Oh woe is me. DS leaves for Uni next weekend and life has interrupted my scrapping. Projects in the works include:
- a recipe book of cheap and easy to prepare meals for a child who will do anything to avoid cooking, even to the point of opting not to eat
- this little project, making use of old tee shirts culled from the active collection
- packing, laundry, and shopping for boring but necessary clothing like socks and undies, a warm winter coat (it is Scotland, after all) and replacement tees
- resolving arguments over who gets to take/keep essential books and DVDs (we are at an impasse over the Harry Potter books and Kung Fu Hustle, 3:10 to Yuma and the Buffy and Angel boxed sets.) And who gets the rice cooker.
- cleaning his room and disassembling his bed in preparation for room decorating in advance of a visitor mid-October
That is, in fact, only a partial list. Add lots and lots of cooking of favourite meals all week (so far, top of this list is enchiladas, gnocchi with gorgonzola and walnuts, and French toast), creating a start-up pantry box of pasta, refried beans, and hot sauce, as well as other shelf-stable staples, and much more sorting and ticking off of the must-have items for his new accommodation. And more boring shopping.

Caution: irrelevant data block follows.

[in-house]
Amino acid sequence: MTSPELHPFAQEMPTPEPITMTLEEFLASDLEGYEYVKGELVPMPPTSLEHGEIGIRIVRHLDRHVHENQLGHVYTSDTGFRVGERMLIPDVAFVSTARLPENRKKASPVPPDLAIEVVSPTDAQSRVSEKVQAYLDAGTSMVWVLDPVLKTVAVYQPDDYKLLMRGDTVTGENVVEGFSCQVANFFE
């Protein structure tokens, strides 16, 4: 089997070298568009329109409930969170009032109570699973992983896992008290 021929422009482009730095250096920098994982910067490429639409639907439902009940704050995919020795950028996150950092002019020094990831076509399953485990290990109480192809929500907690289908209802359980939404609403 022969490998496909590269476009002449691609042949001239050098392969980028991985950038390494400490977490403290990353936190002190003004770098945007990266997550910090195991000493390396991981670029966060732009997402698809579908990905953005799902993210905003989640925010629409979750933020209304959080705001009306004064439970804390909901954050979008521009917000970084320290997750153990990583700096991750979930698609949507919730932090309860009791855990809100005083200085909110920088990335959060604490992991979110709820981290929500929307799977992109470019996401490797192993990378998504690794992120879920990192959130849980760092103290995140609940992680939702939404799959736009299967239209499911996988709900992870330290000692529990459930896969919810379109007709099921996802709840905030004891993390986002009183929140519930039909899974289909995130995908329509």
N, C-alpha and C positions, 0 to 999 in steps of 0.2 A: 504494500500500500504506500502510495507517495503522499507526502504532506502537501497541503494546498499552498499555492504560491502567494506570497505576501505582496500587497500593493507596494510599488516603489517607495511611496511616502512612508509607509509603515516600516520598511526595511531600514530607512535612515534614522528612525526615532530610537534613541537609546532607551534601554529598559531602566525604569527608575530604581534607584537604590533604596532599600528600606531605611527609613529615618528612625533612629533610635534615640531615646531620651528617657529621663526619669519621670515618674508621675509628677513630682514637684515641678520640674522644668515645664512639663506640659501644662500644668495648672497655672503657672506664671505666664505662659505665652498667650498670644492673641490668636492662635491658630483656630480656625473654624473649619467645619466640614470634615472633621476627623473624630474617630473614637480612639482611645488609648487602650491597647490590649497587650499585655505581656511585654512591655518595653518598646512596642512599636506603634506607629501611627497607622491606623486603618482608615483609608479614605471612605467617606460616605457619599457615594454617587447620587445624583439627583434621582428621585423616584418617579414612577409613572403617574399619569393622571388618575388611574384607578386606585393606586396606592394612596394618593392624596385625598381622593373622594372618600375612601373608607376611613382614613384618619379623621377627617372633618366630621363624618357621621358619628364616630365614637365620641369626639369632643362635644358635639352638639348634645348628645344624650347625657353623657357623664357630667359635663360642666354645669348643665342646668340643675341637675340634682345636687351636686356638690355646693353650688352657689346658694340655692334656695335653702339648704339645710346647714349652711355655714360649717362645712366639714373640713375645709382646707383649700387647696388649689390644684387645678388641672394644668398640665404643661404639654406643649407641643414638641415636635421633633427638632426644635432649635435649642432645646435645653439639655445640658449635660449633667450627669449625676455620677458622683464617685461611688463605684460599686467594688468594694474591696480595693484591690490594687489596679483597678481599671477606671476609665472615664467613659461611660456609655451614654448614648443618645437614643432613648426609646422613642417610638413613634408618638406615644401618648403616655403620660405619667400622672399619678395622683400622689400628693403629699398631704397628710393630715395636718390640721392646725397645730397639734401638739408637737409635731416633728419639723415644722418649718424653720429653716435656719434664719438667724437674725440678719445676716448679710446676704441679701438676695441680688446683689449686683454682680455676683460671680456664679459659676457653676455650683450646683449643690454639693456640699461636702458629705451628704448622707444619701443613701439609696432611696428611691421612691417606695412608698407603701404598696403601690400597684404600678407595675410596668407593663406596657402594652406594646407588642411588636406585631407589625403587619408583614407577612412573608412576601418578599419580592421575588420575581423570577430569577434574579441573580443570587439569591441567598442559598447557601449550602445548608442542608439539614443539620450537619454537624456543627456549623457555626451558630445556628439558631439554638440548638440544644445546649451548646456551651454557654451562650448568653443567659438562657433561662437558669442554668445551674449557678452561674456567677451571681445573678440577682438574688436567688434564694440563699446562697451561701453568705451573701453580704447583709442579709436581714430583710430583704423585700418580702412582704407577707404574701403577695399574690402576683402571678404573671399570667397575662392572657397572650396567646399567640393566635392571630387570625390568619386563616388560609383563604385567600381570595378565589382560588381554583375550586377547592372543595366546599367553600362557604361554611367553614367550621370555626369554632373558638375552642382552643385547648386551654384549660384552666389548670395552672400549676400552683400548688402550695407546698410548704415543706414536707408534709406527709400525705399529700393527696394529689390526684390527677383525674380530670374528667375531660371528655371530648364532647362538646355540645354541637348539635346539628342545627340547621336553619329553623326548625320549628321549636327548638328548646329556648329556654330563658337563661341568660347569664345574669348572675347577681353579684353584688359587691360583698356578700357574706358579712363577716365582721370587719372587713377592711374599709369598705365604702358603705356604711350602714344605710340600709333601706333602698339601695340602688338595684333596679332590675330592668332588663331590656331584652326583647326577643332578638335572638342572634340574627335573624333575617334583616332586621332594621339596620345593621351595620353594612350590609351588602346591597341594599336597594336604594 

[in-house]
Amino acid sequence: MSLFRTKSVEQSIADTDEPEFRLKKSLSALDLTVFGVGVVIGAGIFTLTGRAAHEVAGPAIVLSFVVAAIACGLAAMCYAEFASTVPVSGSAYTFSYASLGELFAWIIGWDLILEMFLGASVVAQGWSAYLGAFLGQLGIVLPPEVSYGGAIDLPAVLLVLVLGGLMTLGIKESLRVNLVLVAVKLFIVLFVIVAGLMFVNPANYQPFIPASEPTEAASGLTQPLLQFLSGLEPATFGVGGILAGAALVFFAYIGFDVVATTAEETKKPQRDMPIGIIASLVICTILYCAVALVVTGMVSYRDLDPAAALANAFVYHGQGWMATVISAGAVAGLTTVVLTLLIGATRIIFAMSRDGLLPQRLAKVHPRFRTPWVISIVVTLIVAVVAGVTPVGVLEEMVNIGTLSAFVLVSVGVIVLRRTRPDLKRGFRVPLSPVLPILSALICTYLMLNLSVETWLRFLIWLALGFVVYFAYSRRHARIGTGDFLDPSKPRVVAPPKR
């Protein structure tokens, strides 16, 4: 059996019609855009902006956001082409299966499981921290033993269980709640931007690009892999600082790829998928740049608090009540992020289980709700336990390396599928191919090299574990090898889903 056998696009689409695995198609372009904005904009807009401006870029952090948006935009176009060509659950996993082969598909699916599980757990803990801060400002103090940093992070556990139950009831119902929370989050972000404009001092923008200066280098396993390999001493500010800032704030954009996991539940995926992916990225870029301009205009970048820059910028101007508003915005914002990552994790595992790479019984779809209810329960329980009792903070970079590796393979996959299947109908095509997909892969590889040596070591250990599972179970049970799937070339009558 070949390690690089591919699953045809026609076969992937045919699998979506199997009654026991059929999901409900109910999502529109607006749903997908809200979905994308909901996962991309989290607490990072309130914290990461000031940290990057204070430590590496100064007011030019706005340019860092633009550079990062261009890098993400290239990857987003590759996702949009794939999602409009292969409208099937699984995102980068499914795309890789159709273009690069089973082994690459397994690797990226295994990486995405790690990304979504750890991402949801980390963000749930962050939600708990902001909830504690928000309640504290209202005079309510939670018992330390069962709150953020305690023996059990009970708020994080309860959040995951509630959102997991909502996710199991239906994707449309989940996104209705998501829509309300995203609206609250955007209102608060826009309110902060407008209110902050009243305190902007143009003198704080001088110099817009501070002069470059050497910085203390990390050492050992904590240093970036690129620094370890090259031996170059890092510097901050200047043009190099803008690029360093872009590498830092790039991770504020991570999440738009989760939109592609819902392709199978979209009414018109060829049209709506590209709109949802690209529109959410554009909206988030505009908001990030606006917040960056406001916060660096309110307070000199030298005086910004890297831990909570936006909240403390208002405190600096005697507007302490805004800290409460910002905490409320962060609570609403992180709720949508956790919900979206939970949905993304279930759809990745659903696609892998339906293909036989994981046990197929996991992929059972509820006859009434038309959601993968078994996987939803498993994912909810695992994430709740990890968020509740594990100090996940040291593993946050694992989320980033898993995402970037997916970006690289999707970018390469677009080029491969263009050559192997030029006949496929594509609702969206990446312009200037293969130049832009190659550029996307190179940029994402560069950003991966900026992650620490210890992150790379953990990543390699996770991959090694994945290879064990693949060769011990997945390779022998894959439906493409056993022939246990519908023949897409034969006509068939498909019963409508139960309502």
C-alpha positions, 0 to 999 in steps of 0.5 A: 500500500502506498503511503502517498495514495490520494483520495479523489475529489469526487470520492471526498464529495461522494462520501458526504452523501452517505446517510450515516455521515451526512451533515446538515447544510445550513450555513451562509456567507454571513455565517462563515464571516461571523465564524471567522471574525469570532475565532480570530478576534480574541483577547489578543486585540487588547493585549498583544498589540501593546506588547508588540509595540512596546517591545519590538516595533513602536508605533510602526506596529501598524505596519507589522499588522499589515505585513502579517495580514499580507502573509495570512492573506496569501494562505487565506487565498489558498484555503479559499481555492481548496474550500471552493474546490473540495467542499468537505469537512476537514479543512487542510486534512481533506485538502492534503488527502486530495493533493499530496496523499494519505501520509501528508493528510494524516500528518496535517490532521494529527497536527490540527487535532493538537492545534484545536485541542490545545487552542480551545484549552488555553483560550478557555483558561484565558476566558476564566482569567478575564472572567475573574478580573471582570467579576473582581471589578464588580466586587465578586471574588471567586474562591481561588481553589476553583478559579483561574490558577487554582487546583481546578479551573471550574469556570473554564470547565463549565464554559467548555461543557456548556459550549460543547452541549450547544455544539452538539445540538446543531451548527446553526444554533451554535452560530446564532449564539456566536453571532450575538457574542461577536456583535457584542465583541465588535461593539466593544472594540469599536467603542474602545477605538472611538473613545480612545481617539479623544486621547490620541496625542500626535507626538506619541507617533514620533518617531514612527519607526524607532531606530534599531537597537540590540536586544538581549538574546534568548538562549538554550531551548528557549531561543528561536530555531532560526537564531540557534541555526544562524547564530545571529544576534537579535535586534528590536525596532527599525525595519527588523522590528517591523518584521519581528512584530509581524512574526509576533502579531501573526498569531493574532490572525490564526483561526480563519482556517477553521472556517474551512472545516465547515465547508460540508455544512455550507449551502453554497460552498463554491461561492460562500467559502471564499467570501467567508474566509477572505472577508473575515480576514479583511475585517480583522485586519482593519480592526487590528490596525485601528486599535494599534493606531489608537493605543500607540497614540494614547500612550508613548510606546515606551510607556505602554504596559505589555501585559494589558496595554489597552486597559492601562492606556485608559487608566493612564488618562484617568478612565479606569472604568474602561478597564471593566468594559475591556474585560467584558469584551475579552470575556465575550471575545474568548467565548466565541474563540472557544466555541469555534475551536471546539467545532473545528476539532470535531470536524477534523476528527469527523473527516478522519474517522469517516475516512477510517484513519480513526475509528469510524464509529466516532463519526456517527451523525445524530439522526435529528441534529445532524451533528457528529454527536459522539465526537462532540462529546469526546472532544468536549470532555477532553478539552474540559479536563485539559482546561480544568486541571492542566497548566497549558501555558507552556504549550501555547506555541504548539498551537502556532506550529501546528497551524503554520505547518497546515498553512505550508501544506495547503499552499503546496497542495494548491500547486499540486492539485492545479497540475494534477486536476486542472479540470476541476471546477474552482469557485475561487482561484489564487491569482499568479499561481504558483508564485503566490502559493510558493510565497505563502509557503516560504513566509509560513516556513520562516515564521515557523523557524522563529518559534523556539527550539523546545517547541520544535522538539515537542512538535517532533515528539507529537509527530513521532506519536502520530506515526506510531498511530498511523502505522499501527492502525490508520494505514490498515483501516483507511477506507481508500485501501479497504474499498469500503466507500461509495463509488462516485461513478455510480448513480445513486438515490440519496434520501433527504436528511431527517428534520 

Funny, but I feel more upset over this life-changing event than I did when he went of to play group, the first (presumably most painful) breach in the mother-child relationship. That produced not even a whimper from me – in fact, I recall neither of us feeling any particular tugging of the heartstrings then. He walked in, went to his mates at the sand table and when it was time to leave, all the other new kids were crying and clinging to their Moms while I called to him, once, twice THREE times and said “I’m leaving now.” The boy didn’t even look up, just flung up a sandy hand and said “Seeya” and I did the happy dance all the way home. Now, he still seems to have the same acceptance of this new stage in his life while I am feeling all out of sorts. He’s my buddy. Oh, sure, we knock heads on a daily basis about usual teen things, but we still enjoy watching movies together, talking about books, discussing the newest game he’s playing, and the occasional card trick. He even looks at my crafty work and makes all the appropriate noises of praise, as well as an even more occasional “That’s cool.” I’ll miss that. A lot.
I expect next weekend I’ll be weeping onto my keyboard for a fair bit of the time, while mentally planning how to make the best use of the newly vacated space.